• We are sorry, but NCBI web applications do not support your browser and may not function properly. More information
Logo of oenvmedOccupational and Environmental MedicineCurrent TOCInstructions for authors
Occup Environ Med. Feb 2005; 62(2): 105–112.
PMCID: PMC1740950

The relationship between job satisfaction and health: a meta-analysis

Abstract

Background: A vast number of published studies have suggested a link between job satisfaction levels and health. The sizes of the relationships reported vary widely. Narrative overviews of this relationship have been published, but no systematic meta-analysis review has been conducted.

Methods: A systematic review and meta-analysis of 485 studies with a combined sample size of 267 995 individuals was conducted, evaluating the research evidence linking self-report measures of job satisfaction to measures of physical and mental wellbeing.

Results: The overall correlation combined across all health measures was r = 0.312 (0.370 after Schmidt-Hunter adjustment). Job satisfaction was most strongly associated with mental/psychological problems; strongest relationships were found for burnout (corrected r = 0.478), self-esteem(r = 0.429), depression (r = 0.428), and anxiety(r = 0.420). The correlation with subjective physical illness was more modest (r = 0.287).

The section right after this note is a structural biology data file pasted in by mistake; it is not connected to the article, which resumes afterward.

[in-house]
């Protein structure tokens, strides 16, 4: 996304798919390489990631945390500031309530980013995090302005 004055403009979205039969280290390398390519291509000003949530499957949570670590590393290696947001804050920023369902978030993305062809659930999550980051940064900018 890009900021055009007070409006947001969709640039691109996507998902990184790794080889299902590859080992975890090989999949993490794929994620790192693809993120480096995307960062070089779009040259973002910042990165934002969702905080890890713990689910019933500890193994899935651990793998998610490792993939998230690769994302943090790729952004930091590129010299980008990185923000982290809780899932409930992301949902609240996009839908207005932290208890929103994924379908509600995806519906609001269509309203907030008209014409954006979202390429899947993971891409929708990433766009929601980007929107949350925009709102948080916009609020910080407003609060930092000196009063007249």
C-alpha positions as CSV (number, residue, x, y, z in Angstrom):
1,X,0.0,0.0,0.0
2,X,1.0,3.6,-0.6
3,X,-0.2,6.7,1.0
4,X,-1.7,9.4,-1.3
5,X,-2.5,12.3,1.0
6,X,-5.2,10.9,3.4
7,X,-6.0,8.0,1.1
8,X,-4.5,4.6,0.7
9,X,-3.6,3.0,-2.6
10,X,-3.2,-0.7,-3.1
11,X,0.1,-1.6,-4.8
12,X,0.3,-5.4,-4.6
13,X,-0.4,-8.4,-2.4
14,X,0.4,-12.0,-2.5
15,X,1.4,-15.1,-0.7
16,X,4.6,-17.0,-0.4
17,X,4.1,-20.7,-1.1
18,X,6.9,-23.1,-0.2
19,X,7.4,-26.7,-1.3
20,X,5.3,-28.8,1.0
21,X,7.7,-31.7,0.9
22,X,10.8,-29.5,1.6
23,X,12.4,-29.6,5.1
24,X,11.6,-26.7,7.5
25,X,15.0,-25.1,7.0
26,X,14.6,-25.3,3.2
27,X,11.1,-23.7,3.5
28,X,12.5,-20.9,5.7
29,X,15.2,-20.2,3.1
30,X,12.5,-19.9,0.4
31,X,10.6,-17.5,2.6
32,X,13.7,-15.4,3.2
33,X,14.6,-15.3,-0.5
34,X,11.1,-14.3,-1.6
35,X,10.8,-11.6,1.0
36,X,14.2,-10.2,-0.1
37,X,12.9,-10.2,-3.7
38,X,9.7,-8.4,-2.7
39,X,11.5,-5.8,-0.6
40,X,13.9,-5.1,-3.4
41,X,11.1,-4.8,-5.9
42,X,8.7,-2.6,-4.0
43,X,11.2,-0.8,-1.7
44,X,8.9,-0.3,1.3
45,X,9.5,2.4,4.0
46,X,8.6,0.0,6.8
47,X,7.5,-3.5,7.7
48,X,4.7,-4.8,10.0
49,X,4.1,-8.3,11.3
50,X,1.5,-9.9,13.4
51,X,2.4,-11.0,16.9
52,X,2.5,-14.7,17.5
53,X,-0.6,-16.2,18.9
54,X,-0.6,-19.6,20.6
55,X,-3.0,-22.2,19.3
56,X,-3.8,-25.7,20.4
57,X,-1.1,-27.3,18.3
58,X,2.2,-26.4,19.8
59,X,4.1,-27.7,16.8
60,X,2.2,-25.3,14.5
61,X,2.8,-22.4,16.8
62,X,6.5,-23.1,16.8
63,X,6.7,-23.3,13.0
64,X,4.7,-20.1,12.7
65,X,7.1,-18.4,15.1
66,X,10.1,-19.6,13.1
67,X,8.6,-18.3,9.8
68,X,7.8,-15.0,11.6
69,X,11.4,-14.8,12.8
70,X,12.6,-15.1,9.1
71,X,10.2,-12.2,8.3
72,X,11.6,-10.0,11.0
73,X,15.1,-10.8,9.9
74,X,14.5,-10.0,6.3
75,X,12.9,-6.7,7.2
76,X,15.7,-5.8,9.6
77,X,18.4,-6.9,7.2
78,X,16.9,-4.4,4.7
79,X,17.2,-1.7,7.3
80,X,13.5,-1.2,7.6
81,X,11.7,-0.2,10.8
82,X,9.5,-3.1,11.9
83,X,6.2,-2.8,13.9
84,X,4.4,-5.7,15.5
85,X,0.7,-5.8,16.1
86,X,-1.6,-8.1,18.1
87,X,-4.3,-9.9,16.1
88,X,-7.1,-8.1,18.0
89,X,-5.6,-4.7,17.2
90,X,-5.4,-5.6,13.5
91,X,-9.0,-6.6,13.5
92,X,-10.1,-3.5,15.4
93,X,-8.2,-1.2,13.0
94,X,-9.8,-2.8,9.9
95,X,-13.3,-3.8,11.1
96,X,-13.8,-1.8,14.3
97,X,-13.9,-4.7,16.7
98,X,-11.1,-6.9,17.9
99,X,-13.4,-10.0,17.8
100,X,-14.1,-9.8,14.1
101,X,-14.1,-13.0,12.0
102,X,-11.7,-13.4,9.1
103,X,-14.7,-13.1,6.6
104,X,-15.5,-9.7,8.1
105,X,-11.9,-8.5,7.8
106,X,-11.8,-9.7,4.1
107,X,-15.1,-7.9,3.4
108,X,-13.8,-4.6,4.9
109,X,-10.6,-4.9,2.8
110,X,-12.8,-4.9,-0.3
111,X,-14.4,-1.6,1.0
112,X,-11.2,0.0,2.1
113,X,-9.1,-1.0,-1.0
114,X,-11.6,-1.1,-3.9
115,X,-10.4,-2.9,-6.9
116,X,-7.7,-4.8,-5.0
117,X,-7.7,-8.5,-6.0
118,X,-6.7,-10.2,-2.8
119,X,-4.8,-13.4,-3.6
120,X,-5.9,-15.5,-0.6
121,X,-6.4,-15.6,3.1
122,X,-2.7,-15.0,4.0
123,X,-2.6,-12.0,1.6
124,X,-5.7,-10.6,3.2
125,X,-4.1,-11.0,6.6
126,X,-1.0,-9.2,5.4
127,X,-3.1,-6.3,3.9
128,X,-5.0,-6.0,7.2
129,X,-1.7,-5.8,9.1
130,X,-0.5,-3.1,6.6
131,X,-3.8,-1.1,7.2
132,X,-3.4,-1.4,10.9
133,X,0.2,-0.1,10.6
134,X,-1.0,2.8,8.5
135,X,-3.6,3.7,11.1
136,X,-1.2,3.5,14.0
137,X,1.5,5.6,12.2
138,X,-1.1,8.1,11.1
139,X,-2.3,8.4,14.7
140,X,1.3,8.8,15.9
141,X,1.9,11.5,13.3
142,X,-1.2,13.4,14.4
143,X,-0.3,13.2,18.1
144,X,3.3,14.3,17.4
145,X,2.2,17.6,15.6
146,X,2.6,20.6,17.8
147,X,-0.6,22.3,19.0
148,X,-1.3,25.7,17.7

Conclusions: Correlations in excess of 0.3 are rare in this context. The relationships found suggest that job satisfaction level is an important factor influencing the health of workers. Organisations should include the development of stress management policies to identify and eradicate work practices that cause most job dissatisfaction as part of any exercise aimed at improving employee health. Occupational health clinicians should consider counselling employees diagnosed as having psychological problems to critically evaluate their work—and help them to explore ways of gaining greater satisfaction from this important aspect of their life.

Full Text

The Full Text of this article is available as a PDF (97K).

Selected References

These references are in PubMed. This may not be the complete list of references from this article.
  • Winefield AH, Tiggemann M, Goldney RD. Psychological concomitants of satisfactory employment and unemployment in young people. Soc Psychiatry Psychiatr Epidemiol. 1988 Jul;23(3):149–157. [PubMed]
  • Wanous JP, Reichers AE, Hudy MJ. Overall job satisfaction: how good are single-item measures? J Appl Psychol. 1997 Apr;82(2):247–252. [PubMed]
  • Kinicki Angelo J, Mckee-Ryan Frances M, Schriesheim Chester A, Carson Kenneth P. Assessing the construct validity of the job descriptive index: a review and meta-analysis. J Appl Psychol. 2002 Feb;87(1):14–32. [PubMed]
  • Greenland S, Schlesselman JJ, Criqui MH. The fallacy of employing standardized regression coefficients and correlations as measures of effect. Am J Epidemiol. 1986 Feb;123(2):203–208. [PubMed]

Articles from Occupational and Environmental Medicine are provided here courtesy of BMJ Group

Formats: